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**The Arithmetic-Geometric Mean Inequality (AGM) **

This is the inequality

sqrt(ab) ≤ (a+b)/2.

with the hypotheses 0 ≤ a and 0 ≤ b. To formulate this for resolution theorem-proving, we negate the desired conclusion, obtaining two clauses: a ≠ b and the negation of sqrt(ab) < (a+b)/2. While MathXpert does not require the use of * to explicitly indicate multiplication, Otter does require it, so it is used in the otter-lambda input file and in the proof. Here is the proof produced by Otter-lambda:

2 [] x<=y|y<=x.

3 [] -(x<=y)| -(u<=v)|x+u<=y+v.

4 [] 0<=a.

5 [] 0<=b.

6 [] -(0<=x)| -(x<=y)|x^2<=y^2.

8 [] a!=b.

9 [] -(sqrt(a*b)< (a+b)/2).

10 [simplify,9] a+b<=2* (a*b)^ (1/2).

12 [hyper,10,6,2,simplify,unit_del,8] a<= -b.

20 [hyper,12,3,5,simplify] a<=0.

21 [hyper,12,3,4,simplify] b<=0.

23 [hyper,20,6,4,simplify] a=0.

29 [hyper,21,6,5,simplify] b=0.

41 [para_into,29,23] b=a.

49 [para_into,41,29] 0=a.

50 [para_into,49,41] 0=b.

51 [para_into,50,49] a=b.

52 [binary,51,8] $F.

The proof begins at line 10, simplifying the negation of < to ≤ (reversing the arguments), and writing sqrt as a fractional exponent. The next step is somewhat surprising! A lot has been done for one step. Let's first decipher the hyperresolution step: Here [10] was matched to the second literal of [6], and the first literal of [6] was matched to the first literal of [2], giving the x of [6] (and the y of [2]) the value a+b, and the y of [6] the value 2(ab)^(1/2). The conclusion of the hyperresolution inference is then:

(a+b)^2 <= (2(ab)^(1/2))^2 | a+b <= 0.

This then goes to MathXpert to be simplified. MathXpert squares both sides, subtracts one side from the other, expands the square, collects like terms, factors, and arrives at (a-b)^2 <= 0. The most problematic step is the simplification of ((ab)^(1/2))^2 to ab. This requires the side condition 0 <= ab for its validity. That assumption is available to MathXpert since the call to external simplification passes all unit equalities and inequalities along with the clause being simplified, so actually clauses [4] and [5] are being used here, even though they are not reported as reasons for this step. [We admit, the failure to report them in the justification list is a defect, but it's only a cosmetic defect.]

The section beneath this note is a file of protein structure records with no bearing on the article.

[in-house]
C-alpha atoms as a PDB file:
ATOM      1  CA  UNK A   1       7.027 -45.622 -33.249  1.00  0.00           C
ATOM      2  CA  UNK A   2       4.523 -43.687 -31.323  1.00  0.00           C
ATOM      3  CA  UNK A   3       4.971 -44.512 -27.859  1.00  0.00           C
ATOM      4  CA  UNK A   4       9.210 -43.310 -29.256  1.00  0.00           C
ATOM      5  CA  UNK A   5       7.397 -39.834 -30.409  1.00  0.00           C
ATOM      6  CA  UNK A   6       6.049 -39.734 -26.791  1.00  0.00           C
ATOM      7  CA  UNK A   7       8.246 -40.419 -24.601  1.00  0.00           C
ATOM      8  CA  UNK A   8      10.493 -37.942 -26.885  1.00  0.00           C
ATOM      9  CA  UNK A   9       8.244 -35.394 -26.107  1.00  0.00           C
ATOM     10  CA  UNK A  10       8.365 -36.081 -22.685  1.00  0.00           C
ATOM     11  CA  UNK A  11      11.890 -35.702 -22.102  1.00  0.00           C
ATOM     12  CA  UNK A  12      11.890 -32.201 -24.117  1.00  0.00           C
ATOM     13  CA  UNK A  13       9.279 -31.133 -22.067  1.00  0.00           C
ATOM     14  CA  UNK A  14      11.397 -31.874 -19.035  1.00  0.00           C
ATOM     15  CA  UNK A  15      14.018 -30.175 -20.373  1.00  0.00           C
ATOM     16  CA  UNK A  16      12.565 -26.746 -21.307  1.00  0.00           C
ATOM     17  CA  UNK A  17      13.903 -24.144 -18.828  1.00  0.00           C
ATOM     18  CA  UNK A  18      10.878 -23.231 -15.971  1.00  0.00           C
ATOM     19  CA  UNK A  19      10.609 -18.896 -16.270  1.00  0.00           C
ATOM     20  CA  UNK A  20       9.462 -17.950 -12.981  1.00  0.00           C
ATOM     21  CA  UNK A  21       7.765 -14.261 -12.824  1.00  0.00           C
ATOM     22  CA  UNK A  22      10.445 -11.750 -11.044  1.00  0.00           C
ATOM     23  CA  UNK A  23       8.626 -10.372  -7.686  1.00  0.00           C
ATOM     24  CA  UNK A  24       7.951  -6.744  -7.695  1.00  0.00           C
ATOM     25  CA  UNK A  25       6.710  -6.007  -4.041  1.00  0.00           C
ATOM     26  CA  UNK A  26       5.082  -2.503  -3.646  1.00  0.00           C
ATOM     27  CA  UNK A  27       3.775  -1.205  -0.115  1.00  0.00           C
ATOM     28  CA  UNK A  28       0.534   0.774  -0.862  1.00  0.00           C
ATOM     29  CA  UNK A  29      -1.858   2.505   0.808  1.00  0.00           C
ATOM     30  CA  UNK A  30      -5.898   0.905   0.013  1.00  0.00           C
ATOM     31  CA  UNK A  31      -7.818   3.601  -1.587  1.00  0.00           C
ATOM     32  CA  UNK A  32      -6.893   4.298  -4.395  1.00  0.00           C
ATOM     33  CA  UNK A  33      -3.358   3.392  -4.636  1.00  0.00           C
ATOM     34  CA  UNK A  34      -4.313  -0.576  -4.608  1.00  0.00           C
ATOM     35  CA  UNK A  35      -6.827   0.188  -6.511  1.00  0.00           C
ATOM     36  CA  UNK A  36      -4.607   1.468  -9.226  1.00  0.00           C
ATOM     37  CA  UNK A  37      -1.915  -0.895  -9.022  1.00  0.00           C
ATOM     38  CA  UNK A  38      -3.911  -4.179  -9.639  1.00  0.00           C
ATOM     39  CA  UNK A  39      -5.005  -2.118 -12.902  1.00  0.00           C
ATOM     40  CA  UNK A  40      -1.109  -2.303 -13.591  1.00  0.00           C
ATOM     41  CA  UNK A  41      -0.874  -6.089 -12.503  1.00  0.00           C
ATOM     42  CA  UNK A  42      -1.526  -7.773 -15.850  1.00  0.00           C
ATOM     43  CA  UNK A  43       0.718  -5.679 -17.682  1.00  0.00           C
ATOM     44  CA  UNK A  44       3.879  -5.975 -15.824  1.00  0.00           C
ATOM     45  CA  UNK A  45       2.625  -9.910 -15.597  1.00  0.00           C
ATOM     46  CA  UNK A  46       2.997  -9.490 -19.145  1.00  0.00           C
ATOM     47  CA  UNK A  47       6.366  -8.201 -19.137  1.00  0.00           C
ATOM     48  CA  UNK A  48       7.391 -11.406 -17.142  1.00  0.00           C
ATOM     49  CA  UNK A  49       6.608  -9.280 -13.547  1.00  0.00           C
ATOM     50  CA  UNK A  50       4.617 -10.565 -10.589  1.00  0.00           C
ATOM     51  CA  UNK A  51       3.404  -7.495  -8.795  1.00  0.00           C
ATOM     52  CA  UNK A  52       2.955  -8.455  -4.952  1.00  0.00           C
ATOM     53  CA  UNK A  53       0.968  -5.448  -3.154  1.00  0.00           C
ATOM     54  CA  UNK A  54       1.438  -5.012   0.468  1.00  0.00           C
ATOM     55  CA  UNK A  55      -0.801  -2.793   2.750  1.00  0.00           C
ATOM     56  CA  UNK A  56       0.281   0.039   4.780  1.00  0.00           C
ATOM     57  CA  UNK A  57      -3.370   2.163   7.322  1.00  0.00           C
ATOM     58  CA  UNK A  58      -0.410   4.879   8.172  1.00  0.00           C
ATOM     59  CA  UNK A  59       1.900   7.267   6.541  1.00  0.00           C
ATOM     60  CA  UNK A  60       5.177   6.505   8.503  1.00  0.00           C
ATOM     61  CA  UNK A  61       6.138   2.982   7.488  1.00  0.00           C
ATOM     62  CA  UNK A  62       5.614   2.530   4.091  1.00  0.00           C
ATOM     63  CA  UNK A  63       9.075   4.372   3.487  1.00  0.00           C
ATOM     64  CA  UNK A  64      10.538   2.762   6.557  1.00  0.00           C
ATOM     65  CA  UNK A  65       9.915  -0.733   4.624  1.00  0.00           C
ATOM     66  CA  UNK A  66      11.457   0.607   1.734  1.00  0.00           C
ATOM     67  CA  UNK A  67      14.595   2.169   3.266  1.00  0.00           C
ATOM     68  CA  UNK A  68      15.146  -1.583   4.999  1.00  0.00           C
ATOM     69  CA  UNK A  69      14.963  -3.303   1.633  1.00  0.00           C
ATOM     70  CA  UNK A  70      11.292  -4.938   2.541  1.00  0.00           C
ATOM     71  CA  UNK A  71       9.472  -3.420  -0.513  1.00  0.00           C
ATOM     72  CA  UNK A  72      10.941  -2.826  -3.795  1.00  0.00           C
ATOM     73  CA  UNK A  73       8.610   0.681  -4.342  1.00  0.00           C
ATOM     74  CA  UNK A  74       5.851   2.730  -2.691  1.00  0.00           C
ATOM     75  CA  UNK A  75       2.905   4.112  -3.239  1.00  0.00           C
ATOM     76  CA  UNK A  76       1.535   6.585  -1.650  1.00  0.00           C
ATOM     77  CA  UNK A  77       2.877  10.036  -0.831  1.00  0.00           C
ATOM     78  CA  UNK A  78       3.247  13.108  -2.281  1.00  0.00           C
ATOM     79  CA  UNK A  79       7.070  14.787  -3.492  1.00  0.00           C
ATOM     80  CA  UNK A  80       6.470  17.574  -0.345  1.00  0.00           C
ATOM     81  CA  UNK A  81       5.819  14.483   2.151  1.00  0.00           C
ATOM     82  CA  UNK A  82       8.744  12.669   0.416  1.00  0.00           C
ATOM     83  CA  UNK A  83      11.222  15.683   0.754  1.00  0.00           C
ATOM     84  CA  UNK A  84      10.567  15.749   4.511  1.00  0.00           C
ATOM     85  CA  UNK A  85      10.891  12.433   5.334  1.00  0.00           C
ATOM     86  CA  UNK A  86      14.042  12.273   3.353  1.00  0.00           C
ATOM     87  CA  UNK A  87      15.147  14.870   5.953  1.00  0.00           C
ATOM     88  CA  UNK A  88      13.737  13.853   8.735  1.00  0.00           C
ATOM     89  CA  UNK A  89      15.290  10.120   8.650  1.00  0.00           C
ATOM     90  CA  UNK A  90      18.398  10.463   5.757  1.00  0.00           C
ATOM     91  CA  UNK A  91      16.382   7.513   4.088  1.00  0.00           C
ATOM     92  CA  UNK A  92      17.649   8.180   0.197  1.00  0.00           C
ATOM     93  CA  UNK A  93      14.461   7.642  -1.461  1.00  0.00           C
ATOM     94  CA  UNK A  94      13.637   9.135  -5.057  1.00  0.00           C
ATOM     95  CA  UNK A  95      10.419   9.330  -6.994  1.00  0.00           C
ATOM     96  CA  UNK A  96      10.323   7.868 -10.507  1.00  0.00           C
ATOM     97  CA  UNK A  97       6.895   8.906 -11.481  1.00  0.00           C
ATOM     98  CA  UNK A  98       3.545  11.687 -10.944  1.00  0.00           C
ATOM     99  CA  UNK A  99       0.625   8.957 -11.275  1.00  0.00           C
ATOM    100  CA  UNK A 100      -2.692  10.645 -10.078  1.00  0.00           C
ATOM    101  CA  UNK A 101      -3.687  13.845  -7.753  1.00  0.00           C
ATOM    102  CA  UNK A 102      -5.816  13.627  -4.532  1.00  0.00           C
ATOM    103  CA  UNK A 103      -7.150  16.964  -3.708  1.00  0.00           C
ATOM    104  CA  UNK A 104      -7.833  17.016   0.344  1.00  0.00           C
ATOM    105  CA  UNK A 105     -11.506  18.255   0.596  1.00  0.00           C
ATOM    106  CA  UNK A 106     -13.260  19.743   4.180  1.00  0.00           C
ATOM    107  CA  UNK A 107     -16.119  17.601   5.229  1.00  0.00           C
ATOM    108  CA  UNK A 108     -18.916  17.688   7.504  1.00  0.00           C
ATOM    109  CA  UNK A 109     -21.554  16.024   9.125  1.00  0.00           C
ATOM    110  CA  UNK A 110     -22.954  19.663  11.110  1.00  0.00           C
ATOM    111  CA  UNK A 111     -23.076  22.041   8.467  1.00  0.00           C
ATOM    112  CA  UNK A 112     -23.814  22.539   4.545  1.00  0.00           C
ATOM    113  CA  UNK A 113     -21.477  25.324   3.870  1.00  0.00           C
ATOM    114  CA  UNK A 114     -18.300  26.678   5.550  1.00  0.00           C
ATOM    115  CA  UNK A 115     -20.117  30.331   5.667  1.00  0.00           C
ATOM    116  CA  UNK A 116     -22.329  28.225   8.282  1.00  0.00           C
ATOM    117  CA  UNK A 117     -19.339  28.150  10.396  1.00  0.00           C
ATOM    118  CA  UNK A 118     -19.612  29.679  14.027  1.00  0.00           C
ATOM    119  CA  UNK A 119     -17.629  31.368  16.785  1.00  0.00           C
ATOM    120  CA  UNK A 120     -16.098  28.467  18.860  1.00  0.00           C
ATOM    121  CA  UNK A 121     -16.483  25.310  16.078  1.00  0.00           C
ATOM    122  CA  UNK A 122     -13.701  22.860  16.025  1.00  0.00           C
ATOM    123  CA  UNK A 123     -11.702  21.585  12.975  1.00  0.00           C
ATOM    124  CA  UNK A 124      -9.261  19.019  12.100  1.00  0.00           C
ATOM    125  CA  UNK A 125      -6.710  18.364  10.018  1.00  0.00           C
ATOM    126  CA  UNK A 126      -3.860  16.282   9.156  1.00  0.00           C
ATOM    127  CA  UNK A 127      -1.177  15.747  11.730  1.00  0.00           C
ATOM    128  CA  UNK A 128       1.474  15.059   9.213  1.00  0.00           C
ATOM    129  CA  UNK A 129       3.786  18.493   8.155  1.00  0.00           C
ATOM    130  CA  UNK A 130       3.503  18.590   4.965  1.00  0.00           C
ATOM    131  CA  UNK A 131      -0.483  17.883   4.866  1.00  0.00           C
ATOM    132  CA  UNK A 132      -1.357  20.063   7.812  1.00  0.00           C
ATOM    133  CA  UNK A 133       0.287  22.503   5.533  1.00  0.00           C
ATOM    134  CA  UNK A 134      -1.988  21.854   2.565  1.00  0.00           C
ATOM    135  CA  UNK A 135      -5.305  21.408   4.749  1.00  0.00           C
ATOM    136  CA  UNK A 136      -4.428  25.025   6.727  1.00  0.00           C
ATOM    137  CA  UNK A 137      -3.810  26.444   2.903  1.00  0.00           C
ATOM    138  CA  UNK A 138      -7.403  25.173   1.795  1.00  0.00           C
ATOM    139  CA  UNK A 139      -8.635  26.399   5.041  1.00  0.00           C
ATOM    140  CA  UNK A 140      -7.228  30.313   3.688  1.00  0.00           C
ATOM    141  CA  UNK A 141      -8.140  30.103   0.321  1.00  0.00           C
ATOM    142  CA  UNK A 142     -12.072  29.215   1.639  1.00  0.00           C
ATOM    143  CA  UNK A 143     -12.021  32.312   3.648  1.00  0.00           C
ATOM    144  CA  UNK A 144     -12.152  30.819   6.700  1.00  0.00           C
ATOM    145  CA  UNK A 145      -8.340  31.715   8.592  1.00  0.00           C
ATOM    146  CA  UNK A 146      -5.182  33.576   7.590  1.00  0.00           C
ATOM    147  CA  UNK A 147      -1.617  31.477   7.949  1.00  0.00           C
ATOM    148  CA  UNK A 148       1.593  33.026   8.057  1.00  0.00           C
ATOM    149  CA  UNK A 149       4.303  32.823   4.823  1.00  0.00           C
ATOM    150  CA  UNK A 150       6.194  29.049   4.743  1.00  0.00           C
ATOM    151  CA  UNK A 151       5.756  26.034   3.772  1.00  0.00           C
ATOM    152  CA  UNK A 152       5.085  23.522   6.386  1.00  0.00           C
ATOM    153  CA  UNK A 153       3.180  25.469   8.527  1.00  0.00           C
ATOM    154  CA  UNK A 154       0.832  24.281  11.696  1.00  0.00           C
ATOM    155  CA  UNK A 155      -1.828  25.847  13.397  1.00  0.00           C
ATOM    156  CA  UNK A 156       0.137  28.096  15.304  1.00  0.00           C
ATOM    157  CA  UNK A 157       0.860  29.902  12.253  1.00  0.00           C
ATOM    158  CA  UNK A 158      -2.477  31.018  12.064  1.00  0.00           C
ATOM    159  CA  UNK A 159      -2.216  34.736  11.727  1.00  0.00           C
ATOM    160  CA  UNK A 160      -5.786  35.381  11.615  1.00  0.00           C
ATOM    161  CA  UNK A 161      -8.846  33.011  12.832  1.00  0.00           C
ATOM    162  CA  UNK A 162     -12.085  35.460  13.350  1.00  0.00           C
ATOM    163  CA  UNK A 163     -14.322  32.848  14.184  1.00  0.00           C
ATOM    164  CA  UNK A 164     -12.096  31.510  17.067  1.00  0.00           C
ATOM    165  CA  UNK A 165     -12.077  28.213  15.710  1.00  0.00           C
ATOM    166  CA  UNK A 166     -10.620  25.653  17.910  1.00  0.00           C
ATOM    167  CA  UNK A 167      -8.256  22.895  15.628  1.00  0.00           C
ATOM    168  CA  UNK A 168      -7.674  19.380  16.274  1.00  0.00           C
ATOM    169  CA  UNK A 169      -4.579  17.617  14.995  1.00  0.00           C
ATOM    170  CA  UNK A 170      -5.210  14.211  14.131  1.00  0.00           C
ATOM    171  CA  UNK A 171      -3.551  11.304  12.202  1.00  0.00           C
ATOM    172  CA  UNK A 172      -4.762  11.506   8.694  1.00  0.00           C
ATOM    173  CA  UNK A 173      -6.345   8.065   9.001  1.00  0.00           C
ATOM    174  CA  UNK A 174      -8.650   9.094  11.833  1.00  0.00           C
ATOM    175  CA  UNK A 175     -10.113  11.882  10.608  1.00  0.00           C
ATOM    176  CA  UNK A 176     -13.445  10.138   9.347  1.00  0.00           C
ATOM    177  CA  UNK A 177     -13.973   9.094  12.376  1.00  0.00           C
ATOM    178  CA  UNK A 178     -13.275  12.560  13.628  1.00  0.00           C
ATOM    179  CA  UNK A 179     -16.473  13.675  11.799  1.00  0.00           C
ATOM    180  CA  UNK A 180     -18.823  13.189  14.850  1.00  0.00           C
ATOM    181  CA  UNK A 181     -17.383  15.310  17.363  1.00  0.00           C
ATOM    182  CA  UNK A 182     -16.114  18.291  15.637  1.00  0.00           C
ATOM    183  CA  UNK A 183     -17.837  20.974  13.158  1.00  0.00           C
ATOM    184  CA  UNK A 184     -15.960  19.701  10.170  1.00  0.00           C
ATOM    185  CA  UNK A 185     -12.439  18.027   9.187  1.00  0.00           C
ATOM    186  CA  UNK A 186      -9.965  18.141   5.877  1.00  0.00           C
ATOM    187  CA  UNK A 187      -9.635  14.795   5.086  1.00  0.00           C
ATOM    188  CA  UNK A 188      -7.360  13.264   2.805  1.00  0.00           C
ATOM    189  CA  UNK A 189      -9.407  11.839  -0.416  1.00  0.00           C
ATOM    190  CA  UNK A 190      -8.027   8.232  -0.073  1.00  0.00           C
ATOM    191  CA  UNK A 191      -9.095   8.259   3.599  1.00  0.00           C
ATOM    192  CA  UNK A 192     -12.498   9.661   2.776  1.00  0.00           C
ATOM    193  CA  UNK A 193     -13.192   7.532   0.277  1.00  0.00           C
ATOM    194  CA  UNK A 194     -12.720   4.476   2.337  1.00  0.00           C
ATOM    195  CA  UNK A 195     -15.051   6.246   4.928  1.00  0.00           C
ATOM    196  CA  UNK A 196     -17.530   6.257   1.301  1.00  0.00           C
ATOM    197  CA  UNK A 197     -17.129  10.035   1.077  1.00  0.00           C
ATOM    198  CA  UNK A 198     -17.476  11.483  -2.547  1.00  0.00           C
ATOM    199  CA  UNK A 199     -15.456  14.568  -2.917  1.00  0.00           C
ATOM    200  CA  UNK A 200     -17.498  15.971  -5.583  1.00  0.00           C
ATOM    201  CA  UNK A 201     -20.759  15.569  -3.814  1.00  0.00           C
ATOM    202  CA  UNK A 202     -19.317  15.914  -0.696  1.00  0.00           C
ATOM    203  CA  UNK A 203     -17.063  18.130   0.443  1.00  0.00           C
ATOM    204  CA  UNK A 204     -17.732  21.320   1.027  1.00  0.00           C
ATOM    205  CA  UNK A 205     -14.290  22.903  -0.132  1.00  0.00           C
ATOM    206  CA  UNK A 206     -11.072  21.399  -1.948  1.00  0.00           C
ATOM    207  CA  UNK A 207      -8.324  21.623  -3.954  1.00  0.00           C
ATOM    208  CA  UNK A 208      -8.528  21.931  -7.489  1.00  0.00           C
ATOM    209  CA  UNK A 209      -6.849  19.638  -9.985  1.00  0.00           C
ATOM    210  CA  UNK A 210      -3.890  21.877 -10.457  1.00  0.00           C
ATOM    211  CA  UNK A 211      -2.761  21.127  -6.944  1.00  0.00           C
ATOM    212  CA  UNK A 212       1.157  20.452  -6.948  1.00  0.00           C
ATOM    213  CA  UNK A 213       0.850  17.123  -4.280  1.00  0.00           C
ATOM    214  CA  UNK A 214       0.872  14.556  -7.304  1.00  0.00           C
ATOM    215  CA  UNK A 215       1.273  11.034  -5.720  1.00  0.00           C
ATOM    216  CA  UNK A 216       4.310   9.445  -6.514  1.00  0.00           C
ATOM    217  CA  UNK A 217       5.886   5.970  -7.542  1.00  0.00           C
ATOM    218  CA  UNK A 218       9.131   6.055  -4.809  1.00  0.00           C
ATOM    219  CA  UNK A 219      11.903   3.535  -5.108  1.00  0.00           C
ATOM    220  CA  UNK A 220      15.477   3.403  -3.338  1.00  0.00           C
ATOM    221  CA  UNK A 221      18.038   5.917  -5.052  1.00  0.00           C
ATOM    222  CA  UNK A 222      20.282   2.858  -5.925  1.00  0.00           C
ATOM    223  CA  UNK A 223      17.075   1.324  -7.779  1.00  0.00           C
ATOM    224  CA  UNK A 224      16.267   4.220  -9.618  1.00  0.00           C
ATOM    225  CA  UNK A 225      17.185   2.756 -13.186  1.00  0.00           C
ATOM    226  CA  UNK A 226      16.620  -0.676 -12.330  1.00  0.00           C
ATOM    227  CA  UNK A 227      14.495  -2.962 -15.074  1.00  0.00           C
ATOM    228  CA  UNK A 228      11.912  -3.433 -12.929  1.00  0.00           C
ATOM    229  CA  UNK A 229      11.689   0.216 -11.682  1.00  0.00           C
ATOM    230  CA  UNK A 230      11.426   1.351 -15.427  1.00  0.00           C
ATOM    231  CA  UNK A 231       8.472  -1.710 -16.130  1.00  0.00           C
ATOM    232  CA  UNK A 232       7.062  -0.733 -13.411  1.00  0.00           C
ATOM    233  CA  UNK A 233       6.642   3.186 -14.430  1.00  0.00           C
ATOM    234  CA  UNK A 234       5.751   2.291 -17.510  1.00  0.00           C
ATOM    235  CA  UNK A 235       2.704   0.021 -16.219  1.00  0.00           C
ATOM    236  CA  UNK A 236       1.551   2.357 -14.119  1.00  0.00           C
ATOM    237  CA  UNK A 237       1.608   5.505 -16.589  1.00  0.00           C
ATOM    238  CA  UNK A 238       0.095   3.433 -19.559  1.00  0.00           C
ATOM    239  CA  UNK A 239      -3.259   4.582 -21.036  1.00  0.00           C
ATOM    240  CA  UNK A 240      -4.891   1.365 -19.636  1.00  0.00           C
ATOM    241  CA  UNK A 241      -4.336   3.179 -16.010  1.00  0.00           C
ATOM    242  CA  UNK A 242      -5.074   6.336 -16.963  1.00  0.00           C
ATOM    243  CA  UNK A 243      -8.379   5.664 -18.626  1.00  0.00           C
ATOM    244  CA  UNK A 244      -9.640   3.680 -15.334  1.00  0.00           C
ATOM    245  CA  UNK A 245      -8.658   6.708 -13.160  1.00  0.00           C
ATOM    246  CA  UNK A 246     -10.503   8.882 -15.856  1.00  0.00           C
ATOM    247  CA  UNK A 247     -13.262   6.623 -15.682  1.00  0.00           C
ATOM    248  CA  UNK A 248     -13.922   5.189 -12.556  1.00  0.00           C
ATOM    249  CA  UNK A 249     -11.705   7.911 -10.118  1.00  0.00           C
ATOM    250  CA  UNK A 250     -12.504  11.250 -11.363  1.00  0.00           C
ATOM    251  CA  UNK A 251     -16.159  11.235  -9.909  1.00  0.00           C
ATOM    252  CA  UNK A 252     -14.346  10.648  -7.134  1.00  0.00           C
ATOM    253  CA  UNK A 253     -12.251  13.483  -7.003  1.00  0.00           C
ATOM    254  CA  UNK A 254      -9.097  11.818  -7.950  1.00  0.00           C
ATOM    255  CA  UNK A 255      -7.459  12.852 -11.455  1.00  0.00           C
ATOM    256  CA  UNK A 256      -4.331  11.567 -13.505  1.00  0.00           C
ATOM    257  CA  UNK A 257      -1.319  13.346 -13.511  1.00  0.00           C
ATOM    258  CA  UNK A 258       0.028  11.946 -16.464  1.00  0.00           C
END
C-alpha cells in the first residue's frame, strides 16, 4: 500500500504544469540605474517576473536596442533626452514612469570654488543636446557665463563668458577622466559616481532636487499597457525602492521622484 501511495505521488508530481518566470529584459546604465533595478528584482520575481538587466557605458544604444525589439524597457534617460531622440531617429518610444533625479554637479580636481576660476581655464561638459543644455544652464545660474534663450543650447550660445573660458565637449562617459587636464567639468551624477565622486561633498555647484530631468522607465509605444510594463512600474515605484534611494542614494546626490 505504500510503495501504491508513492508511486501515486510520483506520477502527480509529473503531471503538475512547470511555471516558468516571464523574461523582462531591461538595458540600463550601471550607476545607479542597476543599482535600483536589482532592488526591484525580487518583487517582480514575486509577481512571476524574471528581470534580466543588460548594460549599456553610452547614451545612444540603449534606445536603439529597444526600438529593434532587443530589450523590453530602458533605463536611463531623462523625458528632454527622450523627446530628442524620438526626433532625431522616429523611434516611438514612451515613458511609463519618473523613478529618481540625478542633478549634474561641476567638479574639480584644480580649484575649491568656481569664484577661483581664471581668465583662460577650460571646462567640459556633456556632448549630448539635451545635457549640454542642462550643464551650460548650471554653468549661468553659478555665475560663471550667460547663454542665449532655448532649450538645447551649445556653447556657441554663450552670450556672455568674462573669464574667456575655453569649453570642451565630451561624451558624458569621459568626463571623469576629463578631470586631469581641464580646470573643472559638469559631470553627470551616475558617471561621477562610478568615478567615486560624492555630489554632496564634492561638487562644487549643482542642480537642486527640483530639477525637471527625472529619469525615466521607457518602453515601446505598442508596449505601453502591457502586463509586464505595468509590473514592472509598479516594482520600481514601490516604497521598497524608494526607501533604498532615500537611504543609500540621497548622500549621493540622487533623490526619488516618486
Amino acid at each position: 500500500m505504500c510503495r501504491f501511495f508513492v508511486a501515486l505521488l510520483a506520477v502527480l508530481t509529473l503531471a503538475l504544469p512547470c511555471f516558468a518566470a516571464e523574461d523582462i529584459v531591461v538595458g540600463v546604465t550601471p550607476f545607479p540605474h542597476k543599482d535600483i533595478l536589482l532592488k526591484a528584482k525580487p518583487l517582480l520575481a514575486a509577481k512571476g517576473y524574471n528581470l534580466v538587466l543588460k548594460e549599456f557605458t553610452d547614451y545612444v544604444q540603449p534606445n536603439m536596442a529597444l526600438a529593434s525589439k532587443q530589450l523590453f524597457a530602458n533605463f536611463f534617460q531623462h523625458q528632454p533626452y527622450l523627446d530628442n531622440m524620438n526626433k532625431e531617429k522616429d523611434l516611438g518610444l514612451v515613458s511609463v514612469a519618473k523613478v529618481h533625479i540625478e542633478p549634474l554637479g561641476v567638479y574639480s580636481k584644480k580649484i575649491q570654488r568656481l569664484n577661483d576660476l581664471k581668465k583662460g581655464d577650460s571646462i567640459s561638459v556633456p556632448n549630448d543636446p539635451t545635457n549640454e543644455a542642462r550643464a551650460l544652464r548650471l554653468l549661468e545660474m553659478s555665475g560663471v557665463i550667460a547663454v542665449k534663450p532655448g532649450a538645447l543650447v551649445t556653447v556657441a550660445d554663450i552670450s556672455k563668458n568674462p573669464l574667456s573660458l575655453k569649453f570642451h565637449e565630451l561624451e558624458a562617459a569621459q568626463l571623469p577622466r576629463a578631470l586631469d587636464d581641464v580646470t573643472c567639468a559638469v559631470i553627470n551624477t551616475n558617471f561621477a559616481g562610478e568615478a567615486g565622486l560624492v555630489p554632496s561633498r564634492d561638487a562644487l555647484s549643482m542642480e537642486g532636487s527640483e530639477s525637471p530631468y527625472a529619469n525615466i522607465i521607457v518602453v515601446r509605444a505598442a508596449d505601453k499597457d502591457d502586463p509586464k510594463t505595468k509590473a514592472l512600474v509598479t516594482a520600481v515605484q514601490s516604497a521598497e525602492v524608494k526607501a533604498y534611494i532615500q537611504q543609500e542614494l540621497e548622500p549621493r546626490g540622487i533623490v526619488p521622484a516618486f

In earlier versions, only one clause was sent to MathXpert at a time. In such as case MathXpert *makes* assumptions and returns a clause including the negations of the assumptions it had to make. That would have also worked in this example; the returned clause would have included -(0 <= ab).

Having arrived at (a-b)^2 <= 0, MathXpert isn't finished: it reduces this to a=b. The second literal of the clause passed to MathXpert was a+b <=0. That is "simplified" to a <= -b. The clause finally returned to Otter-lambda by MathXpert is then

a=b | a <= -b.

Since clause [8] is a != b, unit deletion applies to eliminate the literal a=b, leaving as the final result of this step, a <= -b, clause [12]. With so much accomplished in one line of the proof, you would think the proof is almost over. But amazingly, it still requires nine more steps to finish this proof! Those nine lines are adequately explained by their justifications, if you know that MathXpert can simplify a^2 <= 0 to a=0, something that was already mentioned above. No shorter way to finish the proof is obvious, it seems.

This is a fairly simple example of the interactions between proof and computation. As a matter of fact, if you give the problem

sqrt(ab) <= (a+b)/2

to MathXpert under the topic Inequalities, it assumes 0 <= a and 0 < b and produces a much more readable step-by-step justifcation than Otter-lambda does. One could complain that the assumption 0 < b is unnecessary; 0 <=b should suffice, so MathXpert makes an unnecessary assumption; but under that assumption, it does find a correct proof. Otter-lambda has to be *told* what to assume, and still needs the help of MathXpert to do the algebra. Nevertheless, our aim here is to connect simplification to resolution proof-finding, and other examples certainly can't be done by MathXpert alone (for example, Bernoulli's inequality).